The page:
by Shanta Nurullah

Story Summary

Looking at high school yearbooks, Shanta reflects on the changes of her childhood neighborhood and as an adult, with a larger understanding of the times – blockbusting and other pressures – the sting of being “the other” remains.

Discussion Questions

  1. What stories can photo albums or school yearbooks tell you about the people in your family or neighborhood?
  2. How do you feel when you realize that someone doesn’t like you?
  3. What keeps you strong when you’re in uncomfortable situations?
  4. How does your family influence your ideas and feelings about people from different backgrounds or cultures?


  • Between the World and Me by Ta-Nehisi Coates
  • The Bluest Eye by Tony Morrison
  • Seed Folks by Paul Fleischman


  • African American/Africans
  • Crossing Cultures
  • Education and Life Lessons
  • European American/Whites
  • Family and Childhood
  • Housing/Neighborhoods
  • Stereotypes and Discrimination

Full Transcript
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As a child, I was fascinated with high school yearbooks. I would study my mother’s yearbooks from the 1940s, the Inglewood High School books. I really enjoyed seeing how she and her friends looked when they were teenagers. And I would also become real familiar with the most popular, best dressed, the cheerleaders, the guys on the TV. I mean, you would have thought they were personal friends of mine. So when we moved in our new house and Frank, next door, was going to high school and he brought his yearbook home, I couldn’t wait to see it. Now, his sister, Marcia was my friend and she would have to sneak the book out of the house and then we would spend hours looking at it noticing that Frank was one of the few black students at Hirsche. But we also took time to learn the cheerleaders, the guys on the team, the captain of the debate team.

Now, race consciousness was not so unusual for eight-year-olds at that time. I mean, we moved into this new neighborhood. There were lots of white people on the block. But the very next year, they were all gone. And the adult conversations, I mean we couldn’t help but hear, the tones when people would talk about how when they moved into the new house, so many things were broken or destroyed. And that had been done by the previous owners who just had some kind of resentment or something about these people who were moving in. And then there were the warnings to not let yourself get caught at night or by whites, passed Ashland and then passed Damen and then passed Western. They would talk about how white people kept running away from us. Why would they run away from us? We were good people. We went to church. We mowed our grass. Why would they run away?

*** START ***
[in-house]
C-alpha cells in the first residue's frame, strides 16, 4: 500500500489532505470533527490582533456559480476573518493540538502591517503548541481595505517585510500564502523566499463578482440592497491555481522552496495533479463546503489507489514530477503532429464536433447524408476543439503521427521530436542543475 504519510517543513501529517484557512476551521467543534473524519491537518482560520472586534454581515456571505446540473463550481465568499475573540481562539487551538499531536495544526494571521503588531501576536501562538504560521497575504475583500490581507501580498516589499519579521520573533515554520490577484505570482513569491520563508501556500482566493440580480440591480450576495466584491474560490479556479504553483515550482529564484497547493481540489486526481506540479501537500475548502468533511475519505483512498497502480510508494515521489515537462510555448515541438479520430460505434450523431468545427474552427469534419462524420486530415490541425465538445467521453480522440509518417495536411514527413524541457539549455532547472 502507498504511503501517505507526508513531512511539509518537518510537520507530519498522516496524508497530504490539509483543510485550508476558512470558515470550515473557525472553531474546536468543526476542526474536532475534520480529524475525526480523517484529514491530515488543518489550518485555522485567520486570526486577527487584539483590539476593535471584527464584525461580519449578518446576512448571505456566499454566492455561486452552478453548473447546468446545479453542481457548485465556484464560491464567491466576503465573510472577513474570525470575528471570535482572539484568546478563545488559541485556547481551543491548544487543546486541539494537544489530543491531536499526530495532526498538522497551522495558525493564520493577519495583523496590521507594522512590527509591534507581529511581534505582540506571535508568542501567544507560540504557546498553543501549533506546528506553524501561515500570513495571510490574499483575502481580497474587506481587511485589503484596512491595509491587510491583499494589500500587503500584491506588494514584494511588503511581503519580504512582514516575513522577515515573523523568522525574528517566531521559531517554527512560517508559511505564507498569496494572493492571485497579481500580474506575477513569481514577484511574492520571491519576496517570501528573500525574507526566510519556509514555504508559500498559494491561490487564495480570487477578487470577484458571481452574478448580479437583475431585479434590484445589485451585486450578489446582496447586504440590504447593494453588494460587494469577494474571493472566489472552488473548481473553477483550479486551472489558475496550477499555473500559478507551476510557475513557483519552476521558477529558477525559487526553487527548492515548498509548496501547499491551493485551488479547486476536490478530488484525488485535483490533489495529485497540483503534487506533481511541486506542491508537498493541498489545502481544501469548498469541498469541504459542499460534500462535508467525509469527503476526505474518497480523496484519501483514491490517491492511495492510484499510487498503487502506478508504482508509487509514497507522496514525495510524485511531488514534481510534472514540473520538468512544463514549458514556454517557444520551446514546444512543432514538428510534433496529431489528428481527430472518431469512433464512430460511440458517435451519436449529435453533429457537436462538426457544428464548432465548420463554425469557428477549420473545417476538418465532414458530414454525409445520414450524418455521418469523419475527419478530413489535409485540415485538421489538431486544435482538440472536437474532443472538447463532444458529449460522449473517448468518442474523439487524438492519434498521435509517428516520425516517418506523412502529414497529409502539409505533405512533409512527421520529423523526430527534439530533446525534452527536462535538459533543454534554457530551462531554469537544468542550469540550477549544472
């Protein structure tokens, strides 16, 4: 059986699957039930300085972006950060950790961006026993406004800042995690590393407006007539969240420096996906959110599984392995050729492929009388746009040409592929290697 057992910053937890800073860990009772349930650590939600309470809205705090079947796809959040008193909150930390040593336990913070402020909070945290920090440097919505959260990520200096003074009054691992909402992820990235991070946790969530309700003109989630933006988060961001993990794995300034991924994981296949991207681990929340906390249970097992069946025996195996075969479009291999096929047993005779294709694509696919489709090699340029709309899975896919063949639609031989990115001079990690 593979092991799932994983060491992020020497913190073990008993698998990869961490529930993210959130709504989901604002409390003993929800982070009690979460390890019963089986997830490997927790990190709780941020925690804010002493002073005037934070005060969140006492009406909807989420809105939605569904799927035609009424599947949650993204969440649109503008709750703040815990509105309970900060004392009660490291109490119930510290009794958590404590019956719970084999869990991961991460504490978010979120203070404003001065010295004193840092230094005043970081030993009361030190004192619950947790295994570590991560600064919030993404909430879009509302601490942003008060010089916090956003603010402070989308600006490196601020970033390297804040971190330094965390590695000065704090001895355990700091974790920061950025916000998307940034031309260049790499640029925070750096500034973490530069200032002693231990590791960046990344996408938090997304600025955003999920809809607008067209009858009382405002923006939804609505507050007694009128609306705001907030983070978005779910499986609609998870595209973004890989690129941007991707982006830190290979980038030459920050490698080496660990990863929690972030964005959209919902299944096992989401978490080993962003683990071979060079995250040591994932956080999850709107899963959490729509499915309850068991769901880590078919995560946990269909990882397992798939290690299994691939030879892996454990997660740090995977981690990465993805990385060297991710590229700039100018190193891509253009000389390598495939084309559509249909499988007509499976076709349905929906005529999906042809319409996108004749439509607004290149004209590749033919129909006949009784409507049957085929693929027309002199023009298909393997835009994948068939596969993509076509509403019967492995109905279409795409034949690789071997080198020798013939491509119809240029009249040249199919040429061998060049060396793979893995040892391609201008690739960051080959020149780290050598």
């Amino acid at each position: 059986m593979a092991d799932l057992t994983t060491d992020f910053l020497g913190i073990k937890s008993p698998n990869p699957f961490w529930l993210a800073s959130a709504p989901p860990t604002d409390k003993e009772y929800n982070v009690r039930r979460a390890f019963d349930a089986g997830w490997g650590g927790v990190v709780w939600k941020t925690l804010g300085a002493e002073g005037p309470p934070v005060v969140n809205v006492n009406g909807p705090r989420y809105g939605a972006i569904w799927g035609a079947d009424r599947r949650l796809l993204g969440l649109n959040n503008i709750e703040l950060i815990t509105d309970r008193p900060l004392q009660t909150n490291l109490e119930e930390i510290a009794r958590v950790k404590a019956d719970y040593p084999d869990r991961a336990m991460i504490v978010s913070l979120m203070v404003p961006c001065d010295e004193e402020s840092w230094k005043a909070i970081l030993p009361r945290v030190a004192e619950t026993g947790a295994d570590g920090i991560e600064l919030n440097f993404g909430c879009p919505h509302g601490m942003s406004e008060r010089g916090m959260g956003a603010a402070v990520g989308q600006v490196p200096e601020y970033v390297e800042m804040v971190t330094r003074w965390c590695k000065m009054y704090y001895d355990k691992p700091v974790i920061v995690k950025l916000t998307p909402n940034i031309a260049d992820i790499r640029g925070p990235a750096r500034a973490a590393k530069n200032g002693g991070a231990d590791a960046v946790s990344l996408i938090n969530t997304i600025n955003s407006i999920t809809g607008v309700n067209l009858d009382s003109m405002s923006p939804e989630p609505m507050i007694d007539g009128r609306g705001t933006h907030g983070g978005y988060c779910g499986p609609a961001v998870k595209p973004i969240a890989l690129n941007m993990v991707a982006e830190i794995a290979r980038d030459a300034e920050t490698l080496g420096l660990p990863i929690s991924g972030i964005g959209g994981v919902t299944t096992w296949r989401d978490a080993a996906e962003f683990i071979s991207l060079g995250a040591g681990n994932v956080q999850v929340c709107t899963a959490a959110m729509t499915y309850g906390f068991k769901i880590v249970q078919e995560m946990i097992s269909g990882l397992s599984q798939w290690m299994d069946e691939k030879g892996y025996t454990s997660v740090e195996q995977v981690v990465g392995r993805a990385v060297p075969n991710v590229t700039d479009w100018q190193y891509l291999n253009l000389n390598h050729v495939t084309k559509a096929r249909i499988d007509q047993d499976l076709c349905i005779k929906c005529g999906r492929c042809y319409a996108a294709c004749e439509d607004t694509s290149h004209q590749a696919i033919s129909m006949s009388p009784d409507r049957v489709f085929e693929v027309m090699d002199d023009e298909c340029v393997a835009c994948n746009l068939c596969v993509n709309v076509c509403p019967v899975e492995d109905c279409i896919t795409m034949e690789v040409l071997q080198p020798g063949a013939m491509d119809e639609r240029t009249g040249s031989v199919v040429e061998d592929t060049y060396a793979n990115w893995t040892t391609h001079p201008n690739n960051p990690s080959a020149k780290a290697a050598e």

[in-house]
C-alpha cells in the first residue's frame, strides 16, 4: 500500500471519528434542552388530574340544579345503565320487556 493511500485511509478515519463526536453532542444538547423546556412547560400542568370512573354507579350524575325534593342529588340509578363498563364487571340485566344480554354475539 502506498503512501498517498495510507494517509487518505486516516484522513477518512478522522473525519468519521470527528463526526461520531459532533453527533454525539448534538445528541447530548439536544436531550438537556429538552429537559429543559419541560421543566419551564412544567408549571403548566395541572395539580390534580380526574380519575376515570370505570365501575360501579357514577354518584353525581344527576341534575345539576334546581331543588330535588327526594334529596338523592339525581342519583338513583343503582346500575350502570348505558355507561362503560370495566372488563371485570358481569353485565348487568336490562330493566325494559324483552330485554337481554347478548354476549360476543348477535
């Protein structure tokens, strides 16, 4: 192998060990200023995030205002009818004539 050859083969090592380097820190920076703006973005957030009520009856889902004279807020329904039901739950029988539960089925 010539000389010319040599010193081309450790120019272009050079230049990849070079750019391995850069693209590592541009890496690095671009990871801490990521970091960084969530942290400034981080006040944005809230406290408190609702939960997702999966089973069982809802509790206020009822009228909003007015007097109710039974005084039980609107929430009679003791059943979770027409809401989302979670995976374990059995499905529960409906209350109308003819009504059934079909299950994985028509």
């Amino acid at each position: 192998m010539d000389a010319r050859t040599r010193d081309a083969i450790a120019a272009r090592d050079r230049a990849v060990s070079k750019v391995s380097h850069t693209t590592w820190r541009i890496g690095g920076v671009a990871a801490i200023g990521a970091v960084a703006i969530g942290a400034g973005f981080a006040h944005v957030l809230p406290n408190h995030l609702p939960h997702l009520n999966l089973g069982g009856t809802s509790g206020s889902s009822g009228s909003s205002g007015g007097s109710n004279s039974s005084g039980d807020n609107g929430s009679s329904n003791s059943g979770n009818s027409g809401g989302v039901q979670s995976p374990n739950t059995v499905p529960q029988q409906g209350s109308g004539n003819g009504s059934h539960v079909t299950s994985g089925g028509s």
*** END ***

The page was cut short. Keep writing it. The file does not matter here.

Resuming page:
Two years after we moved, my brother went to Hirsch. And when I saw his yearbooks, there were, lots more white…, lots more black kids in the books and fewer whites. That meant that there were fewer white kids who were studying with and playing alongside my brother. And by the time I got to Hirsch, there were only three white faces that peered out of those pages. And those three kids were all from the same family. My child mind wondered what was wrong with us? Why were people running away from us?

I now know that it was fear. People were scared, not necessarily just because we were who we were, but they were getting phone calls late at night by realtors and insurance agents warning them that they had to get out of the neighborhood. I now know that there was nothing wrong with us. That there is nothing wrong with us.  But…that little girl, she felt the sting. She felt the hurt of people running away. And even now when I travel around the country to places near and far, tell these stories… if I mention that I’m from the South Side of Chicago, invariably some well-meaning person will come up to me and say I’m from the south side too. And as I ask why and where, while they’re telling me how they lived in and moved away from the South Shore, Roselyn, or Chadham, in my mind, I can’t help but think. Yeah, yours was one of those families that ran away from us. And the child who still lives inside of me, she’s still hurt.